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Job Approval of Congress Reaches Two-Year High

Job Approval of Congress Reaches Two-Year High

WASHINGTON, D.C. -- Congress' 26% job approval rating is the highest it has been in over two years. Congress last had a higher reading -- 28% approval -- in February 2017, shortly after Donald Trump became president and began working with Republican majorities in both houses of Congress.

Line graph. 26% of Americans approve of the job Congress is doing, the highest in over two years.

Congress' ratings have typically not been stellar, averaging 30% since 1974. The full trend can be found here.

Democrats are more likely than Republicans to approve of the job Congress is doing, 30% to 18%. Since December, prior to the Democratic Party becoming the majority party in the House, Democrats' approval of Congress has surged and Republicans' has declined slightly. Thus, while neither party group is highly satisfied with the job Congress is doing, it has increasingly come to be viewed as a Democratic institution since the new Congress took office in January.

Line graph. Since December, Democrats’ approval ratings of Congress have surged while Republicans’ ratings have declined.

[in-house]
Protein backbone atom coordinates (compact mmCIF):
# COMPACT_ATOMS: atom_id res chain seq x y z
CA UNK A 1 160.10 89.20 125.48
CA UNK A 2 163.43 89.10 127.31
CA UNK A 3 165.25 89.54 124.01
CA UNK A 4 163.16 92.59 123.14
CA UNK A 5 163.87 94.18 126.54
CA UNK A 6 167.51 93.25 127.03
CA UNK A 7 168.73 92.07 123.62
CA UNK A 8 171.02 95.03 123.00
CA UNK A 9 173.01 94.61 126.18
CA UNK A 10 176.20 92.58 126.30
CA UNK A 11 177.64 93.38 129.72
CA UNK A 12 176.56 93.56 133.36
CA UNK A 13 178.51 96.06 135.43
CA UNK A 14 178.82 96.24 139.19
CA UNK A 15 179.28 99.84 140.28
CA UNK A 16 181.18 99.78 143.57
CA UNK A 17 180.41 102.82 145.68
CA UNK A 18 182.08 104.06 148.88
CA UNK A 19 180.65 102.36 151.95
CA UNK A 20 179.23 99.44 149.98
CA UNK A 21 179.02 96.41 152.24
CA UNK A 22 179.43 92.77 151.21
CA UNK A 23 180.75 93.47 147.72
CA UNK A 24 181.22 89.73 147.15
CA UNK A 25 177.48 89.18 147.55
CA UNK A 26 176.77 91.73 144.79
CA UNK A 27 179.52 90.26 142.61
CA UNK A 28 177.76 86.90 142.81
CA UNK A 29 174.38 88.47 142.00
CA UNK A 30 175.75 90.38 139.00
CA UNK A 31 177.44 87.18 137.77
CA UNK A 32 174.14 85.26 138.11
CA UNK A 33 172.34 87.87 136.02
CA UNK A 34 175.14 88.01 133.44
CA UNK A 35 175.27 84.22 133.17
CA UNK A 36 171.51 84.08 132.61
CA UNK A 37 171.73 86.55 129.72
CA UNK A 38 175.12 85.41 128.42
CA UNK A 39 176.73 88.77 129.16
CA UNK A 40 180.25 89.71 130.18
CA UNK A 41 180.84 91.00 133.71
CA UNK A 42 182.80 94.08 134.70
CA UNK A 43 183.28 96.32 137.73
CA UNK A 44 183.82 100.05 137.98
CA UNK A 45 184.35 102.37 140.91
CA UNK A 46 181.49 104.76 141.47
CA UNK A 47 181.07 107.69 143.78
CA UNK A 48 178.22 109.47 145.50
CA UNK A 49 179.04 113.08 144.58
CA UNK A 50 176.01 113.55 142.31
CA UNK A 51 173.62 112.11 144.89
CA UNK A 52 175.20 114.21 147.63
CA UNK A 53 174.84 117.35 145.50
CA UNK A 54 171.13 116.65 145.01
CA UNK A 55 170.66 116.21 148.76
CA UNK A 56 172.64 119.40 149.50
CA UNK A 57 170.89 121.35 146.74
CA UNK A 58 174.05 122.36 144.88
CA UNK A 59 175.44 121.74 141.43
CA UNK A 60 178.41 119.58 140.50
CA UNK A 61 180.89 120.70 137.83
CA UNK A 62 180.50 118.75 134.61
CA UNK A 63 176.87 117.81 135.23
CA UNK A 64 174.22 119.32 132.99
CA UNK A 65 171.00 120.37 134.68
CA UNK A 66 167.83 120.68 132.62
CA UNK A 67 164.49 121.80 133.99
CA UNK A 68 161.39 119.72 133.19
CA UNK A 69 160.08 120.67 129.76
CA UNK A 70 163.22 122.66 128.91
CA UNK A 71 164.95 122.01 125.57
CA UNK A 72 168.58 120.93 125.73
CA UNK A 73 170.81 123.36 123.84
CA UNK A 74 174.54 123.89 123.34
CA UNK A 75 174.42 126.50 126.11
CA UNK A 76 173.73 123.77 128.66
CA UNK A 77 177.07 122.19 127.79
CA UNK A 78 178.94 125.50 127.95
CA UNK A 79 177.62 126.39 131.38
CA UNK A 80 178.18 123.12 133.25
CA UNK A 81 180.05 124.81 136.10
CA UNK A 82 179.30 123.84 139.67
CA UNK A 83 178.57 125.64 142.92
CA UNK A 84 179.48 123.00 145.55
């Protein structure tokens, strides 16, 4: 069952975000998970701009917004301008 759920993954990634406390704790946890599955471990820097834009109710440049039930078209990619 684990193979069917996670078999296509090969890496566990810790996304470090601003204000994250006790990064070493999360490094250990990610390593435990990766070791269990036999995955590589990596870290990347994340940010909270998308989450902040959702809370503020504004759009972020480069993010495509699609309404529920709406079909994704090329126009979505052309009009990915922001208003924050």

Independents' opinions about Congress are now slightly more positive than they were in December, but they have improved more substantially since dipping in January during the partial federal government shutdown.

While the survey was in the field, Congress considered measures to halt President Trump's attempt to divert federal monies to build a wall on the U.S.-Mexico border by declaring the situation there a national emergency. Enough Republican senators voted with their Democratic colleagues to pass the measure, but not enough where Congress will be able to override the veto of the measure Trump issued last week. It is unclear to what extent that mixed outcome affected party groups' approval of Congress since the last survey, including modest increases among independents and Republicans and no change among Democrats.

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